That became a regular thing and the charity bags that used to annoy me, became full to bursting with things from mine and my husband’s wardrobes. Now my husband is a hoarder. He has this orange (apparently its salmon pink) jumper that he’s had for like a decade. He’s 30. He cannot bare to part with it and despite his wardrobe being full to bursting there are just certain things he cannot part with. Have you ever known someone have 37 checked shirts? Look no further, you’ve found him.
Every year without fail, as a family we always do something charitable around Christmas, whether it be a large monetary donation, a donation to a charity shop or a RAOK (random act of kindness). My aim to teach my small human, that Christmas isn’t just about receiving, it’s about giving, community spirit and kindness. What I have planned for this year, that I’m proud to say that I have Punky Moms on board with, is a Winter Harvest. I decided that from November to December, every time I went to a supermarket, I would buy “ONE EXTRA THING”. I capitalised that because I may patent it in future.
Now I don’t have a Money Tree (har har) in my back garden so I’ve limited myself to spending no more than £20 alongside my regular clothing donation.
The plan is this and I’d love for you to all do it to:
- Do your weekly, monthly, (daily if you’re me) trip to your local supermarket
- Just before you go to the till, add in one extra thing of something you already have with the thought that you’re going to put these items together in a pretty little box for a family somewhere around the country.
- Pay for your shopping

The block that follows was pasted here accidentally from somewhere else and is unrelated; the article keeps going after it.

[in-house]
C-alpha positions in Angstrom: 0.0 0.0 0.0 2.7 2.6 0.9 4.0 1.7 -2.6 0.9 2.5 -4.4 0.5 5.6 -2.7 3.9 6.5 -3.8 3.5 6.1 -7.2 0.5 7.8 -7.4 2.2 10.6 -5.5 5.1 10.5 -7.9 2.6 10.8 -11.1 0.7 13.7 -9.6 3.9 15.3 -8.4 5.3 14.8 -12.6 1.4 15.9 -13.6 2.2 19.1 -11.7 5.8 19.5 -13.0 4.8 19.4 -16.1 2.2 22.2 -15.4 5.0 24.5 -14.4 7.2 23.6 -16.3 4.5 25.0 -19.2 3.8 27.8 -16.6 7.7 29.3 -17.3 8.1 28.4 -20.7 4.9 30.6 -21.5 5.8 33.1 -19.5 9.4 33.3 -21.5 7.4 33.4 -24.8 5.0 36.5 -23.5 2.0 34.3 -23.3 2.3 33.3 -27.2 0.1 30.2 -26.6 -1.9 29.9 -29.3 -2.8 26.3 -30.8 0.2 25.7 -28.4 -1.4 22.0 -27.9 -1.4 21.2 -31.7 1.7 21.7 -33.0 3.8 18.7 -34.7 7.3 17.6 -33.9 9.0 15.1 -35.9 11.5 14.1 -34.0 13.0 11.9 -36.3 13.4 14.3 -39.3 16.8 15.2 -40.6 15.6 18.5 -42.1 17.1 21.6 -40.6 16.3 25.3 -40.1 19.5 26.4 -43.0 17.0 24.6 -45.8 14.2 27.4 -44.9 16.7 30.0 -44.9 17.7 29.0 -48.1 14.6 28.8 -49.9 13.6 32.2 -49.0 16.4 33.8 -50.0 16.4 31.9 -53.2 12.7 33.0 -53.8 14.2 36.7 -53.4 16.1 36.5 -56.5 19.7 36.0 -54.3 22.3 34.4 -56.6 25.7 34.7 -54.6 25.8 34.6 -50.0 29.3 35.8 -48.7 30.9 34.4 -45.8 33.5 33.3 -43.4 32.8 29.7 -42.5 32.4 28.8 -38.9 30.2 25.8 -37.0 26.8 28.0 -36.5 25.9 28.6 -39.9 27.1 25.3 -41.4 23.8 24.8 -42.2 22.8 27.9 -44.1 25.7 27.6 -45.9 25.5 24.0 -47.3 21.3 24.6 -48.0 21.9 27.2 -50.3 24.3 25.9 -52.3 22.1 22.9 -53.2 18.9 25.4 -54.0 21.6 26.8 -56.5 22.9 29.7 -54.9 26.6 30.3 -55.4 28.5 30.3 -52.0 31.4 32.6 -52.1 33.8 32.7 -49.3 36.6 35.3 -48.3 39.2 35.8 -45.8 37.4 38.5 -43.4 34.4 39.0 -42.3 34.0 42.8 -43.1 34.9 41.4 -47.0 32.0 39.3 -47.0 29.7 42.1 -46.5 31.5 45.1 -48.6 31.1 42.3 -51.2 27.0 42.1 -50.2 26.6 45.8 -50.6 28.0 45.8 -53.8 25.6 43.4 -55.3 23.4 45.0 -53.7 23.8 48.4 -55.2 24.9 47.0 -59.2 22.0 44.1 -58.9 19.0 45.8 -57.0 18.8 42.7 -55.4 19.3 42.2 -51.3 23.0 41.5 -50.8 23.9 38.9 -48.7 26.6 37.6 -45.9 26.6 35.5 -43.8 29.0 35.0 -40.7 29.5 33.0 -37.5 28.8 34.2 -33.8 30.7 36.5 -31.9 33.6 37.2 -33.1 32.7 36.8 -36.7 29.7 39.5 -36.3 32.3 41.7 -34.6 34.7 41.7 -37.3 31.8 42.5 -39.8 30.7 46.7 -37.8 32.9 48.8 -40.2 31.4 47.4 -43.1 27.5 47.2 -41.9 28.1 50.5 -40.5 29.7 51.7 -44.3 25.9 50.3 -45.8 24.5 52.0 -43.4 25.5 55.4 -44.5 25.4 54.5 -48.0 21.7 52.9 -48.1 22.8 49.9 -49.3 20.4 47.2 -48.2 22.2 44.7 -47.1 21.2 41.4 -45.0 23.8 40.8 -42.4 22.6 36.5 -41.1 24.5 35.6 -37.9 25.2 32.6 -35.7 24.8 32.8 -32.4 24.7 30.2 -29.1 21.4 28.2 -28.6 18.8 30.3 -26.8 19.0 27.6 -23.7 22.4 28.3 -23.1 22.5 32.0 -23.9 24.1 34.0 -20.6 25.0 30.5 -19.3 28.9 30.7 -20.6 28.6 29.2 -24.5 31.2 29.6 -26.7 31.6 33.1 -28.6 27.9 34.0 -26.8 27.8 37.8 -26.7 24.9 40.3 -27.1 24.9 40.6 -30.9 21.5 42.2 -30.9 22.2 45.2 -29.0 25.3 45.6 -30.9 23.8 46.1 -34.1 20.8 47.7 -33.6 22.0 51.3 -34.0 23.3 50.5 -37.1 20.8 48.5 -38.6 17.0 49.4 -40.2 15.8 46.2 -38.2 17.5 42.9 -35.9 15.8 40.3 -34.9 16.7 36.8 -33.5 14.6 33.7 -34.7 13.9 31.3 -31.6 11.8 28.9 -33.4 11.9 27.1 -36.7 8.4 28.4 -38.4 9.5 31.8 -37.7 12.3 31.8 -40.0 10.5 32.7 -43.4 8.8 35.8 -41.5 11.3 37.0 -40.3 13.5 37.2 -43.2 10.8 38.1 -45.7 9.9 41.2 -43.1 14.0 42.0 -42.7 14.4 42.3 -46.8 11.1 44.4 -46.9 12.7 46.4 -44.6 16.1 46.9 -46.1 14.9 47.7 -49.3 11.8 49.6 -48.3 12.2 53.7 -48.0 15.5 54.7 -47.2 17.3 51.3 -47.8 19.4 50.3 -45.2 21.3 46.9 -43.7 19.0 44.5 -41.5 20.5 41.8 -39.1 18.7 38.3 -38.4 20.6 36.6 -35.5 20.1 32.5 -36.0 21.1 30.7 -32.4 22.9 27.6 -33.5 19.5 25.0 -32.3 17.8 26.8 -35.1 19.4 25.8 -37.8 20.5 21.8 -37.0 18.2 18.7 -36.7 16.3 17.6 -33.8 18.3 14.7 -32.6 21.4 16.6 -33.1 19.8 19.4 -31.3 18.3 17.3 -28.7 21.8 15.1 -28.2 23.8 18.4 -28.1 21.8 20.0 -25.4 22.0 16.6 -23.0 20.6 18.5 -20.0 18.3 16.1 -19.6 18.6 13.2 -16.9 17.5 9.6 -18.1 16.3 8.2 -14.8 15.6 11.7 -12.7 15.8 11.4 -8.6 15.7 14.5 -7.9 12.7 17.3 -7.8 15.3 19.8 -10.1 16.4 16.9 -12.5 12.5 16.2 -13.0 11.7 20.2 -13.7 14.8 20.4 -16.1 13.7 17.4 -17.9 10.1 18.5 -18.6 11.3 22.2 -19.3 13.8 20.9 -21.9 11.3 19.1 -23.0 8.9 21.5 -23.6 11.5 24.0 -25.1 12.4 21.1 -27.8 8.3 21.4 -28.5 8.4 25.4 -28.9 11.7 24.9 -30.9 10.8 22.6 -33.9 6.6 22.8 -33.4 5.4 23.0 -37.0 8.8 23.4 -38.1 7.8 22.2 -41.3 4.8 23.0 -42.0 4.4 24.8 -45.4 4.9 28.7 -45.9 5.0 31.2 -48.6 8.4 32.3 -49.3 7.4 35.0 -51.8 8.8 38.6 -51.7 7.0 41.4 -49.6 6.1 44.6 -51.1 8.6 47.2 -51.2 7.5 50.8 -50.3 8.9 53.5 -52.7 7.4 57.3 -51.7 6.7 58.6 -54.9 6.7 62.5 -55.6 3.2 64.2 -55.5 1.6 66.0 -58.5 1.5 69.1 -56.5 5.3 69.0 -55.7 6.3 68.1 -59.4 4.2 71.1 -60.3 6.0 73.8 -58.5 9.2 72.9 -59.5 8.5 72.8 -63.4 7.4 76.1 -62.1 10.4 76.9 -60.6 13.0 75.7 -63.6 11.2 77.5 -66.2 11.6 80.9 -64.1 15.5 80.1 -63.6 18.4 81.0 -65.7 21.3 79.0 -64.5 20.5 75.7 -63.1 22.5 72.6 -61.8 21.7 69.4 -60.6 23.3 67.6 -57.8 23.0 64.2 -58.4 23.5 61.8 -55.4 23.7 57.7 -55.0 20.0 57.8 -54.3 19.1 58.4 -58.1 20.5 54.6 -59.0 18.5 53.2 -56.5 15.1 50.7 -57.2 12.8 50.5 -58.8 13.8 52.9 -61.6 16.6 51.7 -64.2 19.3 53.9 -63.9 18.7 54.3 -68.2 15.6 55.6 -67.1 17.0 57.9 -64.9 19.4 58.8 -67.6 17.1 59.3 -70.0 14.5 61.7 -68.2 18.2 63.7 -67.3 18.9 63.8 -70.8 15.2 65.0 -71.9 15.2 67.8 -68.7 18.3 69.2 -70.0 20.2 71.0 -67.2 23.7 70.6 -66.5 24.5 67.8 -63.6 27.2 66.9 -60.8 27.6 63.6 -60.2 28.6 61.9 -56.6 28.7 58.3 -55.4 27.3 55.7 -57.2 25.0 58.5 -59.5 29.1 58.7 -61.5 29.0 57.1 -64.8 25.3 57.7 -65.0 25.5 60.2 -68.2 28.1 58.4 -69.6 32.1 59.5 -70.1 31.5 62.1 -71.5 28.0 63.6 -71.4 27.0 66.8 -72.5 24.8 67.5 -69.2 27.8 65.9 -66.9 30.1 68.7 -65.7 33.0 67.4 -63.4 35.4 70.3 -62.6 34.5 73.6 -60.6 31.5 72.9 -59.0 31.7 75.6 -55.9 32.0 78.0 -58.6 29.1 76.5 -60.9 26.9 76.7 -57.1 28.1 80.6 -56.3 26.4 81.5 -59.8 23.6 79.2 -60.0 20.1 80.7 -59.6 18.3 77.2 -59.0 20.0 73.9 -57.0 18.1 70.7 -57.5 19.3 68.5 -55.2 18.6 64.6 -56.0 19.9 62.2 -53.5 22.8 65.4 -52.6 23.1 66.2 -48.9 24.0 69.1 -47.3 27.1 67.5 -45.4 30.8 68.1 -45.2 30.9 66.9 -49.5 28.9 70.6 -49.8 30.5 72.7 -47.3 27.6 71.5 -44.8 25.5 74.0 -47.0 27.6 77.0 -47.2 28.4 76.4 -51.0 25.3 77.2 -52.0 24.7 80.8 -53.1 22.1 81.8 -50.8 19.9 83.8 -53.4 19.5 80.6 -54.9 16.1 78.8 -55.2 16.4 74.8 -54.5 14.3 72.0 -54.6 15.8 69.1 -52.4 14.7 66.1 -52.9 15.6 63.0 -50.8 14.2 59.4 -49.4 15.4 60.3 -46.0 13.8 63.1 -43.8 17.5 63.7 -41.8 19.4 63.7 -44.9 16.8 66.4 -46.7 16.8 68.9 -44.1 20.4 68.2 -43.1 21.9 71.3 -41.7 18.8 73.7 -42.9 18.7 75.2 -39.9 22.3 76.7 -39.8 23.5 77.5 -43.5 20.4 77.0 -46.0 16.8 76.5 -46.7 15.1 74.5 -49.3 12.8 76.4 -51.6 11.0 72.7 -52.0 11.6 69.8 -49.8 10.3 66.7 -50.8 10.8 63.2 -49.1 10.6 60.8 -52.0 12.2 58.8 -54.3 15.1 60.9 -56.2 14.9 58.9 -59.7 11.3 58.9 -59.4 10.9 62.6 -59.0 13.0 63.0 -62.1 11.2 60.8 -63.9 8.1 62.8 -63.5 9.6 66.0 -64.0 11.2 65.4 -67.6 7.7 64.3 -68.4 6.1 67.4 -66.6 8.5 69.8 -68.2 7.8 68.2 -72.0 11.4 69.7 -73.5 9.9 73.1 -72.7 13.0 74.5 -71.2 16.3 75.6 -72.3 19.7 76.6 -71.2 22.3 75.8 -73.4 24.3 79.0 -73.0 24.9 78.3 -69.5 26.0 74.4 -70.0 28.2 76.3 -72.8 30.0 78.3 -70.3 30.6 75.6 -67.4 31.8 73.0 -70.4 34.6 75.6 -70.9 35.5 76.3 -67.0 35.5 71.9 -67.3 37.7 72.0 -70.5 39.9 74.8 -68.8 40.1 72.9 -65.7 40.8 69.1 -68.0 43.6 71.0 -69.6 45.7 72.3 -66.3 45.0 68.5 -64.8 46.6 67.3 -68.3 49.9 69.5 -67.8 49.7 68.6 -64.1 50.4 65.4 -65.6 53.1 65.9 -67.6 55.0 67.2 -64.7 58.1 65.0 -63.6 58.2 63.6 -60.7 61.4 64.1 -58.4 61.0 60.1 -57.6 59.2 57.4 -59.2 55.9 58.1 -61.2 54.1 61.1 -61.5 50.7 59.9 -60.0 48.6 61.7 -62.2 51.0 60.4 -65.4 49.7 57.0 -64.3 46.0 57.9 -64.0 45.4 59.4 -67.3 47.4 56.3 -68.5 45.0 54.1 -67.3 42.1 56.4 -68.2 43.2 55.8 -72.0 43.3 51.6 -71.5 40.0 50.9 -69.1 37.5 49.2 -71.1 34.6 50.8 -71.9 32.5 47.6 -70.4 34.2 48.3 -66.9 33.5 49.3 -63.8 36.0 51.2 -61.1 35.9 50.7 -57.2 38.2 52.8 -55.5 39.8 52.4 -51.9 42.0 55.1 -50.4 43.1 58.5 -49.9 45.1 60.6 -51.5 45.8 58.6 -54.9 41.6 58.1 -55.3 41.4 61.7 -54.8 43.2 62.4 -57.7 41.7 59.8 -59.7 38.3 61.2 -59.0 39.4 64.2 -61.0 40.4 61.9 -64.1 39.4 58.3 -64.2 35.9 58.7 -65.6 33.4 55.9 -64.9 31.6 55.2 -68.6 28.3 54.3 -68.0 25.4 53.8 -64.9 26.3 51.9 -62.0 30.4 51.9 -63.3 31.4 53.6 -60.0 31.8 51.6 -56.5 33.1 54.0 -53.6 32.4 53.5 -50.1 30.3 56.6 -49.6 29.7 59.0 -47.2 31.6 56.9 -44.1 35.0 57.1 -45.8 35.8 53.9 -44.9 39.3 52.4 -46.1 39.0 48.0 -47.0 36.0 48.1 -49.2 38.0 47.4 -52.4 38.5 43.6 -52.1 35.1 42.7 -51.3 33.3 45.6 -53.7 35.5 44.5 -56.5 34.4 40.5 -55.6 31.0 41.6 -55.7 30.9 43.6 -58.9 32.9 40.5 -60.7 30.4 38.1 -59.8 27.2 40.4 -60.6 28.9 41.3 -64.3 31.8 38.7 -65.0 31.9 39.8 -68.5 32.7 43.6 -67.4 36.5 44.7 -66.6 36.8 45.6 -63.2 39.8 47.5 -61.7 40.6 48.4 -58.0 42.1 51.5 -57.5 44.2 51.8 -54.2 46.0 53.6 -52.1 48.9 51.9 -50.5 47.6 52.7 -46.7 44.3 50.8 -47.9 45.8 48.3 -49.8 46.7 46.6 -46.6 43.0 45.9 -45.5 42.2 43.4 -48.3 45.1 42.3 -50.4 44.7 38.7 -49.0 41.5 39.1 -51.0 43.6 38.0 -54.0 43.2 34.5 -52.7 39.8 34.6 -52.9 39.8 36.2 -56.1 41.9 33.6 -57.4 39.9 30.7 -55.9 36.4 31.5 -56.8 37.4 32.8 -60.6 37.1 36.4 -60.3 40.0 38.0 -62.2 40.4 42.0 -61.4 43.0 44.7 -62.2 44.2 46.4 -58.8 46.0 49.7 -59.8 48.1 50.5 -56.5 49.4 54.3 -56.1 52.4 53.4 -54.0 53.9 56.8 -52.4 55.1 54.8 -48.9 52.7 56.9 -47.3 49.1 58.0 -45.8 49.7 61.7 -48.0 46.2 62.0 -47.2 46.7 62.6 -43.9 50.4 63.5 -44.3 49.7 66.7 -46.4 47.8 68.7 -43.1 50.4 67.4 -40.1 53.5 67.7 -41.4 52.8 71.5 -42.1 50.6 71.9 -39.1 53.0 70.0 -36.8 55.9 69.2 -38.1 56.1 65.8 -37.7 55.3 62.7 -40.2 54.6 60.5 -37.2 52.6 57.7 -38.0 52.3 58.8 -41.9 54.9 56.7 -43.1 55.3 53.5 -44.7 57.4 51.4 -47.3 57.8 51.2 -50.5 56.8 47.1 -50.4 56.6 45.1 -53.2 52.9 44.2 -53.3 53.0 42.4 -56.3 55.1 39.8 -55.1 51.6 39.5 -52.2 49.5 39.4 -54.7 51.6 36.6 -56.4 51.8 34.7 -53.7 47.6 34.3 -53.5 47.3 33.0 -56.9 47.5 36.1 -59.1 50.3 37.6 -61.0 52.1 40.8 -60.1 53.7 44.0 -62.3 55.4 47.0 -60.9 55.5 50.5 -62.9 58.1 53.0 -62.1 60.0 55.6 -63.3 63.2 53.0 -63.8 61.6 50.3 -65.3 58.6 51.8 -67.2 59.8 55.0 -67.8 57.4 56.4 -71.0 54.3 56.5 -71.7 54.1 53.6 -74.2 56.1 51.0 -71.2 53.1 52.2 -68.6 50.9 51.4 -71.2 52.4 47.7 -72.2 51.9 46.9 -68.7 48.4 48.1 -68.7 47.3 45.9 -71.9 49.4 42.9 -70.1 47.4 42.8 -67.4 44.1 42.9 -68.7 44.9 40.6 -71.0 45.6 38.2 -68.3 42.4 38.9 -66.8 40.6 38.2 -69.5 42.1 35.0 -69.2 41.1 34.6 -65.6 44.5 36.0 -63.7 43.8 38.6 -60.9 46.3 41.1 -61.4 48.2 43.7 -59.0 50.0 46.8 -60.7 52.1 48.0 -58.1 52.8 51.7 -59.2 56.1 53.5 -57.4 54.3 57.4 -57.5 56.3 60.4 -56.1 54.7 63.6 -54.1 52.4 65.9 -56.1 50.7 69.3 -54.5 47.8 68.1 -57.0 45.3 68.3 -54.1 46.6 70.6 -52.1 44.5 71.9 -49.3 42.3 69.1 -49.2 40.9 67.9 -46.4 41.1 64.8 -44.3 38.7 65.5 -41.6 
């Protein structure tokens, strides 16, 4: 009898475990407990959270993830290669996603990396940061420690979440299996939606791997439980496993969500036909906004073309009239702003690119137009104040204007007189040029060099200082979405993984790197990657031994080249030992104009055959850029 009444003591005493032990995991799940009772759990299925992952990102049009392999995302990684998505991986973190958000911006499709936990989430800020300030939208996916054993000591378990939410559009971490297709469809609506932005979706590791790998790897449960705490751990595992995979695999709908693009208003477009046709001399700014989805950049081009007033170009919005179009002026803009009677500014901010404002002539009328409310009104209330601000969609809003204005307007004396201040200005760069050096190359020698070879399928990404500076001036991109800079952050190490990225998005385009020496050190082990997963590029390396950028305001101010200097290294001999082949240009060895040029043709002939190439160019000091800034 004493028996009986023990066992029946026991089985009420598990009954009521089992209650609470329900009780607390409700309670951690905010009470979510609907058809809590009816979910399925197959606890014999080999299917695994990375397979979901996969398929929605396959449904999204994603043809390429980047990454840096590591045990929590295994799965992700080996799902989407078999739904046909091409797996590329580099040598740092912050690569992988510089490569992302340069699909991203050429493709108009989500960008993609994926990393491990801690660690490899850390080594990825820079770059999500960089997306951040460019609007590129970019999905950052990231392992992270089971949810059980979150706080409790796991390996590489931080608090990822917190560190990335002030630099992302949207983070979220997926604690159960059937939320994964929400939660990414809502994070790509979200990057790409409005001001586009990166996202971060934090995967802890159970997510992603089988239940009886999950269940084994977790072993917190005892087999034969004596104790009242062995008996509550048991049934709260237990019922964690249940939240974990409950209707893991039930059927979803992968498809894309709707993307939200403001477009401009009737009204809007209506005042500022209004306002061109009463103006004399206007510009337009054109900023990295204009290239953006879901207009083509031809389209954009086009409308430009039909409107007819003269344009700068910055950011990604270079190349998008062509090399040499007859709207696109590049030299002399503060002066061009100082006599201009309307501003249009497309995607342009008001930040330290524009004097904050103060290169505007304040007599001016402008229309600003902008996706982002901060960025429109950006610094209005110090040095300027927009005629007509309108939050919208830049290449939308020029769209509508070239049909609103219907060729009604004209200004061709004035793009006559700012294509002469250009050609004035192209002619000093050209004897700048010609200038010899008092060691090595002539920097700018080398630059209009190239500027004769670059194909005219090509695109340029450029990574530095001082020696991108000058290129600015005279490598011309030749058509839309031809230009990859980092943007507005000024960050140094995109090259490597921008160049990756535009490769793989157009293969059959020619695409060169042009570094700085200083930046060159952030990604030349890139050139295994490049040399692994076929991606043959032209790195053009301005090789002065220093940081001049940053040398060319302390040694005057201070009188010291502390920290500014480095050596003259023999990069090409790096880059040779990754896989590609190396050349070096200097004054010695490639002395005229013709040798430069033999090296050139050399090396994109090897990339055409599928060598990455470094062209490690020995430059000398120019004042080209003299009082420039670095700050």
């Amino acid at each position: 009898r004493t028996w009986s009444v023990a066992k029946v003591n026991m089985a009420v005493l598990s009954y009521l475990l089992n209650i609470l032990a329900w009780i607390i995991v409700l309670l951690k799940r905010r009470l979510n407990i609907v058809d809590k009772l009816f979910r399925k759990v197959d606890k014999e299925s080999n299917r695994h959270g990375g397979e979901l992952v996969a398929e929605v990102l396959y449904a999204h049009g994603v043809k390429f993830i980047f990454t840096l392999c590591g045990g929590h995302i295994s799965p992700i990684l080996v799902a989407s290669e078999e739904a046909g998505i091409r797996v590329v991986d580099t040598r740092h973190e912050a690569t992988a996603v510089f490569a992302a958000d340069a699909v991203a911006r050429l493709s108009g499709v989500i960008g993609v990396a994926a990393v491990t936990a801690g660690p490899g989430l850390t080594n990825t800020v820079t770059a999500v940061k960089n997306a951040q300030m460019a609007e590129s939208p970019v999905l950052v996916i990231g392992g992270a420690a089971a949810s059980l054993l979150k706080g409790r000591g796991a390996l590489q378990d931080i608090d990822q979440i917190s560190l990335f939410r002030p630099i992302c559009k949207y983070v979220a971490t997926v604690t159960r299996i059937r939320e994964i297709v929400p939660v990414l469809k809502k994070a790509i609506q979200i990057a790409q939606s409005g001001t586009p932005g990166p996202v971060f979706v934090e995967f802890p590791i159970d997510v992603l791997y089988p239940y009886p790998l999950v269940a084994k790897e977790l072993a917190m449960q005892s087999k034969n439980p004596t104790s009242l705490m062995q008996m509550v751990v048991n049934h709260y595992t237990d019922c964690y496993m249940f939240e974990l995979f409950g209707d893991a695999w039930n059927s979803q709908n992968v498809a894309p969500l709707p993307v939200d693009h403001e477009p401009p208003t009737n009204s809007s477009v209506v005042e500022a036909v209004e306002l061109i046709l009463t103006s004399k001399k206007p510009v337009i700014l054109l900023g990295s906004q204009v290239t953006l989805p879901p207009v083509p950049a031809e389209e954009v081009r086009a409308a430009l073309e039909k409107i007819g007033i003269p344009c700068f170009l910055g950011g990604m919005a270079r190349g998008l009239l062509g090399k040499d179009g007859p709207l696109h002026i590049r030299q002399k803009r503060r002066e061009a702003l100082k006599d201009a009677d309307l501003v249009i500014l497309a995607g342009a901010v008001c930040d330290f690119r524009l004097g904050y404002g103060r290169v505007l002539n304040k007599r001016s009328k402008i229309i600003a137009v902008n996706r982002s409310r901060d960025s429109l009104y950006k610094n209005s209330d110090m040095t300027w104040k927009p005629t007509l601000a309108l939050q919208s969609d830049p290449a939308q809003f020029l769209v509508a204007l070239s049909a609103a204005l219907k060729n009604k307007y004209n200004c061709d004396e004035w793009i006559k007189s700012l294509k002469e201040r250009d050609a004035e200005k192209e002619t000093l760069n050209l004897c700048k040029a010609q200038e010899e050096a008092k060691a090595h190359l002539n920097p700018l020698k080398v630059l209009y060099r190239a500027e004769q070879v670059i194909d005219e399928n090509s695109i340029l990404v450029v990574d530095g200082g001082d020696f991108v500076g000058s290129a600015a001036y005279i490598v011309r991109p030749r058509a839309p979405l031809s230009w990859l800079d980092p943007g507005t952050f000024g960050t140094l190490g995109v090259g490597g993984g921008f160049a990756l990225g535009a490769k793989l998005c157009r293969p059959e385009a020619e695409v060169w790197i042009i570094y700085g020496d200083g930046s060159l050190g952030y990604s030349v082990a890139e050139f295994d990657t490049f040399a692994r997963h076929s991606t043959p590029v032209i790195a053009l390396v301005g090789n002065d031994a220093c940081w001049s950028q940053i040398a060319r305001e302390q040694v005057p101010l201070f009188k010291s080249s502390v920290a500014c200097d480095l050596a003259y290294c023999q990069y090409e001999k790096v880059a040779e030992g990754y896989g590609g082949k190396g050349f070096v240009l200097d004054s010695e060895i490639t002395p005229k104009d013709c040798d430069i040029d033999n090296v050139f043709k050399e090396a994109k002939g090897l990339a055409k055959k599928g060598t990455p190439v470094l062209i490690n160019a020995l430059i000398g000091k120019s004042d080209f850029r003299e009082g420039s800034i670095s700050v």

- Repeat all steps until December 10th
- Post to the Punky Mom who is heading up the collection in your local area/deliver to your local food bank
Simple! The plan for my little parcel of love is to do a self-care pack. As parents, we often don’t take time out for ourselves to have enough self-care. I know in my area, statistically there are more single mothers in receipt of housing benefit and living below the breadline than ever and it only felt right to give something back. I’ve already bought some bath salts and a face mask and I’ll be filling my little box to the brim, ready to deliver in time for Christmas to the Batley Food Bank. A few fellow Punky’s (myself included) will also be doing a massive donation of feminine hygiene products with food banks being in desperate need for them.
You don’t need to spend a lot (a fiver or a tenner), you don’t need to go far, but if you can help by just putting ‘One Extra Thing’ in your trolley then, why wouldn’t you?
P.S. That god awful jumper won’t be going this year but there’s still hope for Christmas 2024.
Lesley is a loud and proud first time mama, raising the next generation of feminist ally in the form of 1 year old Alfie. Together, with her husband Simon, they live in a small village near Leeds. “Intersectional feminism or what the point?” is her family ethos. She enjoys cooking, bargain hunting and smashing the patriarchy one blog post at a time. Follow her adventures on Instagram @journeywithbabya